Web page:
Defending the Ryder Cup on foreign soil is something the United States hasn’t successfully accomplished since 1993, when current U.S. Captain Corey Pavin contributed three points to a winning effort at the Belfry.
In just two weeks, Oct. 1-3, the U.S. will have a chance to end that 17-year drought at The Celtic Manor Resort in City of Newport, Wales.
Pavin fielded questions from the media on a teleconference from his home city of Los Angeles Friday, touching upon a number of topics, including final preparations, Tiger Woods and what advice he’ll pass on to his rookies based on his own maiden Ryder Cup experience in 1991.
“I’ve been busy talking to the assistant captains and players and trying to get everything organized with them so that they understand what's happening during the week and trying to figure out pairings; been working on that for the last few days pretty hard,” said Pavin.
Phil Mickelson, Hunter Mahan, Jim Furyk, Steve Stricker, Stewart Cink, Zach Johnson, Woods, along with rookies Bubba Watson, Dustin Johnson, Jeff Overton, Matt Kuchar and Rickie Fowler make up the 12-man U.S. team. For the first time in his career, Woods did not qualify on points and -- along with Cink, Zach Johnson and Fowler -- needed to rely on Pavin for a wildcard pick.
While many suspect that because of the tumultuous 10 months Woods has gone through, the pressure could be at an all-time high when he tees it up in Wales, Pavin believes it will be the exact opposite of that.
“He's in a position as a pick, and he has not played up to his own standards, but he's playing some very good golf now; that I think just like everybody on the team, he's one of 12 guys and I'm going to pair him and talk to him just like all of the other players I've talked to about who they want to play with and who I feel is best for them,” Pavin said. “I'm just going to look at every player and try to figure out how many times to play them and where they will do better. The object is to get more points than the other team at the end of the competition, and that's what I'm looking at.”
Nearly half the U.S. team is made up of rookies and Pavin already knows what he’ll be telling them on the first tee.
“The first thing is … breathe would be a good thing,” he joked. “I think, you know, when you're nervous like that, you tend to do things a little bit quicker, so, you know, I'll just ask him to slow down a little bit and take some breaths and just try to relax and just try to make a good rhythmic swing. Things happen so fast when you're nervous.”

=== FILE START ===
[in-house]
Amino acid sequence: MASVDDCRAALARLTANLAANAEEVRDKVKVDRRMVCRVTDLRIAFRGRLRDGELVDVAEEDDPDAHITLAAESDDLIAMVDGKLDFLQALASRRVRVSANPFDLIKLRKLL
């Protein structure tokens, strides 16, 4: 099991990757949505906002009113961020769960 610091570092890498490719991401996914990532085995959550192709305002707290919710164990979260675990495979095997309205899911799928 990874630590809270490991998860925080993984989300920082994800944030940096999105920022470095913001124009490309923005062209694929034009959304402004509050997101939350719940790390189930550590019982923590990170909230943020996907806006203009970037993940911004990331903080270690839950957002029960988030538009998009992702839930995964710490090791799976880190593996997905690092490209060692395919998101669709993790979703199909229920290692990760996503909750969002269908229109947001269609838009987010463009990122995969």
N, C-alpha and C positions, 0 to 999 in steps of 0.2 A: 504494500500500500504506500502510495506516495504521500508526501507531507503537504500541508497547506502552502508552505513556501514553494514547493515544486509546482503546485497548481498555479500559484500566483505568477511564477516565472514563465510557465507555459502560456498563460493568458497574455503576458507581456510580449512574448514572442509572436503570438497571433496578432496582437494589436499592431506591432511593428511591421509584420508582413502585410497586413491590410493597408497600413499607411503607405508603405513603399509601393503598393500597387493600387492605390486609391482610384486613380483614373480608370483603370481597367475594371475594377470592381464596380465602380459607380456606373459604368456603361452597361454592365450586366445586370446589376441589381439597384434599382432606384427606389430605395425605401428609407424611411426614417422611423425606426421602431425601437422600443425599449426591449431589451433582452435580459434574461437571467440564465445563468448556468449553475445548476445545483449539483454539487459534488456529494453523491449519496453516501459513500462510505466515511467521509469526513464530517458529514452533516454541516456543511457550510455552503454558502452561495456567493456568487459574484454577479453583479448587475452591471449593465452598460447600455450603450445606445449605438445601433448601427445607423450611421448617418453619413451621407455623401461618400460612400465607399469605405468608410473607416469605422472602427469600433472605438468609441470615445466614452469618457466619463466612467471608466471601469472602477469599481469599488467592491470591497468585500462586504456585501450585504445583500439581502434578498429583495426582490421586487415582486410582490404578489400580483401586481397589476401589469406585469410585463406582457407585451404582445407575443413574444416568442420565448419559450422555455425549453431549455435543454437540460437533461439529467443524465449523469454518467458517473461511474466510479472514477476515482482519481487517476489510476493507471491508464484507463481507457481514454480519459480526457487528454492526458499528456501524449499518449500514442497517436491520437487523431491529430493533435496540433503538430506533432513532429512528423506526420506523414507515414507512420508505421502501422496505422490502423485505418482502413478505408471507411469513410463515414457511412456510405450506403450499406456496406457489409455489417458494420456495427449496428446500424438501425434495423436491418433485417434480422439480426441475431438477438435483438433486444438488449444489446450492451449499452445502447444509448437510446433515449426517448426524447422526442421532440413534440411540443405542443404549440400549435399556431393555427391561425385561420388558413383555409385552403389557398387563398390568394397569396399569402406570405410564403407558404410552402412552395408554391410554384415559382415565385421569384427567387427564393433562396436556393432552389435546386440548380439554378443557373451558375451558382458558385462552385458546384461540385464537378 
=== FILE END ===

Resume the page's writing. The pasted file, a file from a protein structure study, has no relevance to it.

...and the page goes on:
Two of those Ryder Cup rookies, in particular, are in spectacular form at the moment. Kuchar currently leads the PGA Tour Playoffs for the FedExCup standings, thanks largely to a win at The Barclays, while Dustin Johnson quickly dusted himself off after a crushing 72nd-hole debacle at the PGA Championship to win last week in Chicago at Cog Hill.
“I think Dustin has had one of those years that he'll never forget, and hopefully there will be a lot more positive things happening in the next couple of weeks,” Pavin said. “You know, his win in Chicago, it was a huge deal for him. The things that have happened to him this year, the maturity that he's shown as the year has gone on. And to come back after the U.S. Open and play well at the PGA Championship the last day and with the bad break there on the last hole, he handled that very well, certainly with the media, and he just seemed to be … he understood it and he digested the whole situation very quickly, and that was a big sign of maturity. And then to come to Chicago and win that tournament with everything that's happened during the year, you can just see him growing as a player. Obviously as captain, I was very pleased to see it.”
Unlike the 2008 experience at Valhalla, where the Americans were rallied on enthusiastically throughout the week by the home crowd, Pavin knows from experience that things will be quite different in Wales.
“Obviously there's going to be 80, 85 percent of the fans are going to be pro-European, which is great,” Pavin said. “I think that's good fun. You know, they are going to be cheering and going crazy for the European Team, and I'm sure they will be very respectful for our guys.
“But it's different when you're out there and you're playing and maybe you miss a putt somewhere and Europe wins the hole; you know, there might be a pause and then applause, which you're not used to hearing,” Pavin added. “But I think the players have to be aware of that, the young guys that haven't been in that situation need to understand that there might be some clapping for bad shots possibly and to kind of be able to integrate that into their thinking before you go out there.”